I was intrigued to learn while reviewing the next passage (that we’ll cover next week) that upon finding out that Mary was pregnant not by him but by the Holy Spirit, Joseph was considering breaking off the engagement with Mary, which would mean that he would not be Mary’s husband, which would disrupt the genealogy connection from Abraham to David to Joseph as the husband of Mary, who is the mother of Jesus. It was an angel of the Lord, in Matthew 1:20, that appeared to Joseph in a dream and calmed his fear to move forward with marrying Mary, which he did afterwards and ultimately kept the Jewish genealogy connection intact for Jesus being the Messiah as prophesized.

Now, if we take a few moments to look through the genealogy (clearly we do not have time to go through each name listed, though I recommend you review at least a few of these names in the Old Testament), we come to find out that the genealogy of Jesus Christ is full of imperfect people, which can be seen as odd considering that the only perfect human being to walk this Earth, who is also God in the flesh, is historically connected or associated with such sinful people.


When we consider the imperfections and checkered history of some of the people listed in this royal lineage, we notice (for example) Abraham (twice lied about his wife Sarai being his sister in order to protect himself in a foreign land as well as trying to fulfill God’s promise outside of God by having a child through his servant Hagar), Isaac (repeated his father Abraham and lied that his wife Rebekah was his sister), Jacob (deceived his father and cheated his brother out of his birthright), Tamar (a disguised prostitute), Rahab (an actual prostitute), and David (was intimate with Uriah’s wife Bathsheba, got her pregnant, and played a role in having Uriah killed as part of the coverup).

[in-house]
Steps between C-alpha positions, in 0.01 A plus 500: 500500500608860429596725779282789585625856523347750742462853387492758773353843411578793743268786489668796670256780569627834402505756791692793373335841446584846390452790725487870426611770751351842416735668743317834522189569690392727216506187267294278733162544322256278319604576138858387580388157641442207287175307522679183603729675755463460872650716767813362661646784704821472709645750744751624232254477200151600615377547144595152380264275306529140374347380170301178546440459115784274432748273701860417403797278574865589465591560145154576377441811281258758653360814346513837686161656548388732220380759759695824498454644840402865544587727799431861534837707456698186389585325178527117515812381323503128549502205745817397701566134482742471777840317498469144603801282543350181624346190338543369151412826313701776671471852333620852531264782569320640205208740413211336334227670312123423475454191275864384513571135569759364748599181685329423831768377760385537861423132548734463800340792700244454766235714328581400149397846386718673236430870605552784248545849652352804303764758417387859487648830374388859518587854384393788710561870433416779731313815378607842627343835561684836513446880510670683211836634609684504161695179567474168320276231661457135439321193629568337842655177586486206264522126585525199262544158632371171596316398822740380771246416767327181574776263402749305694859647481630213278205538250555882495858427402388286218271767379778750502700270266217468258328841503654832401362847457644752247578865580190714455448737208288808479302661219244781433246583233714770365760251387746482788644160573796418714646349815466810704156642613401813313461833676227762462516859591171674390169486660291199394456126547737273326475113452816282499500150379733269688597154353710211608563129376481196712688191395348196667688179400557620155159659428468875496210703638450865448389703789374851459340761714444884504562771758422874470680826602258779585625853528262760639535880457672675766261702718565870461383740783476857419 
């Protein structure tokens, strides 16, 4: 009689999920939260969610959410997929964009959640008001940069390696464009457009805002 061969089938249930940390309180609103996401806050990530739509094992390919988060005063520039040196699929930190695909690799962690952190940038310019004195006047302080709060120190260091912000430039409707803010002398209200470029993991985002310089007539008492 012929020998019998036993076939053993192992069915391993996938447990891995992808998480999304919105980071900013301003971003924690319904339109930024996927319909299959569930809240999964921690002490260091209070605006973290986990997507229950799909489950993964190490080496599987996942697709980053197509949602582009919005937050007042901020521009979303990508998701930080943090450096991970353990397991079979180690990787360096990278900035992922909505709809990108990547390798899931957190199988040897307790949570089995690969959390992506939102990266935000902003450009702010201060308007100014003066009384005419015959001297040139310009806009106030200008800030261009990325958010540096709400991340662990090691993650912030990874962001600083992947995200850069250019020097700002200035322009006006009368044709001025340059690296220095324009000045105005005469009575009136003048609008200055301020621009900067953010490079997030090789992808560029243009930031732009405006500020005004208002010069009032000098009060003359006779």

Why is this important for us?


When we understand the history and sinful nature behind the members of Jesus’ genealogy across over 40 generations and over 2,000 years, we can recognize that God is not limited by our failures and sins, for He can still work through ordinary people to accomplish His divine promises.


If God can use all these people to fulfill His purpose to bring Jesus into the world to save us from being enslaved to sin and from being separated from Him forever, God can use you and me too in spite of our many failures, setbacks, and sins.


Not only can God use us, but He can also use the sanctified and broken people in our earthly families...

Did you have an absent father in your life?

Maybe an overbearing and unloving mother?

How about a surprise child (or grandchild)?

A wayward brother or a sexually confused sister?

Even if you had a habitually drunk uncle or a cousin in and out of the court system...


God still has grace for each of them, as well as a purpose for their lives.


Even when it may be hard to do so, with God’s help, we can still welcome them into our family with love, grace and compassion because God is still using them for our good, their good and His glory. Besides, if we’re honest, all have fallen short from the glory of God (Romans 3:23) and we should not treat others differently simply because they sin differently than us, yet God still loves us all.


Another thing worth noting in Jesus’ genealogy: King David’s great-grandmother was Ruth. Ruth was a Moabite, whose people historically worshiped idols, and was of Hamitic descent. What is Hamitic descent? Descendants of Ham, considered by both Christians and Jews during the Middle Ages as the ancestor of all Africans, had black skin. 


What does that mean?


Jesus’ genealogy contained people of different countries of origin, races, and skin colors that passed on generationally. From the beginning in the Old Testament historically to the New Testament with Jesus’ birth and in the future as described in Revelation 7:9 where every nation, tribe, people and language will stand before the throne of Jesus, Jesus’ family was divinely destined to be one that is multi-ethnic, multiracial, and multi-national, inclusive of all people who believe.


We can find our historical, cultural and racial heritage ultimately in Jesus Christ, where He can be the great unifier amidst all the worldly division among our differences, especially in the times we live in today.